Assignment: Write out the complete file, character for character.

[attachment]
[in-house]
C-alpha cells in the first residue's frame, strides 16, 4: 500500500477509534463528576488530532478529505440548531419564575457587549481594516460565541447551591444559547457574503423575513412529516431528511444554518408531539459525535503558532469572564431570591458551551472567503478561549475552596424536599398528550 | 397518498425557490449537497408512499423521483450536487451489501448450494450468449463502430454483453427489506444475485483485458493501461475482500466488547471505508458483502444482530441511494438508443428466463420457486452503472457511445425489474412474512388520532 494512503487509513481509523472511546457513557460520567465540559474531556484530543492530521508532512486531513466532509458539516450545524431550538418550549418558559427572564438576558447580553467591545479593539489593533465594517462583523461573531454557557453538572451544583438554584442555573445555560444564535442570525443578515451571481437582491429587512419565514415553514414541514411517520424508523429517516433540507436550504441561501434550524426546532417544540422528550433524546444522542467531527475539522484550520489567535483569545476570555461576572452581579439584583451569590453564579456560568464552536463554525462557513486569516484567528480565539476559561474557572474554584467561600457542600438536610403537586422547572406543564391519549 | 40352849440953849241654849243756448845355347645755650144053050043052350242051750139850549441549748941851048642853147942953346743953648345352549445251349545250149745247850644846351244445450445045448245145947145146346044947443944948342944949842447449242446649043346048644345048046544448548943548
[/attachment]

[in-house]
C-alpha cells in the first residue's frame, strides 16, 4: 500500500477509534463528576488530532478529505440548531419564575457587549481594516460565541447551591444559547457574503423575513412529516431528511444554518408531539459525535503558532469572564431570591458551551472567503478561549475552596424536599398528550 | 397518498425557490449537497408512499423521483450536487451489501448450494450468449463502430454483453427489506444475485483485458493501461475482500466488547471505508458483502444482530441511494438508443428466463420457486452503472457511445425489474412474512388520532 494512503487509513481509523472511546457513557460520567465540559474531556484530543492530521508532512486531513466532509458539516450545524431550538418550549418558559427572564438576558447580553467591545479593539489593533465594517462583523461573531454557557453538572451544583438554584442555573445555560444564535442570525443578515451571481437582491429587512419565514415553514414541514411517520424508523429517516433540507436550504441561501434550524426546532417544540422528550433524546444522542467531527475539522484550520489567535483569545476570555461576572452581579439584583451569590453564579456560568464552536463554525462557513486569516484567528480565539476559561474557572474554584467561600457542600438536610403537586422547572406543564391519549 | 40352849440953849241654849243756448845355347645755650144053050043052350242051750139850549441549748941851048642853147942953346743953648345352549445251349545250149745247850644846351244445450445045448245145947145146346044947443944948342944949842447449242446649043346048644345048046544448548943548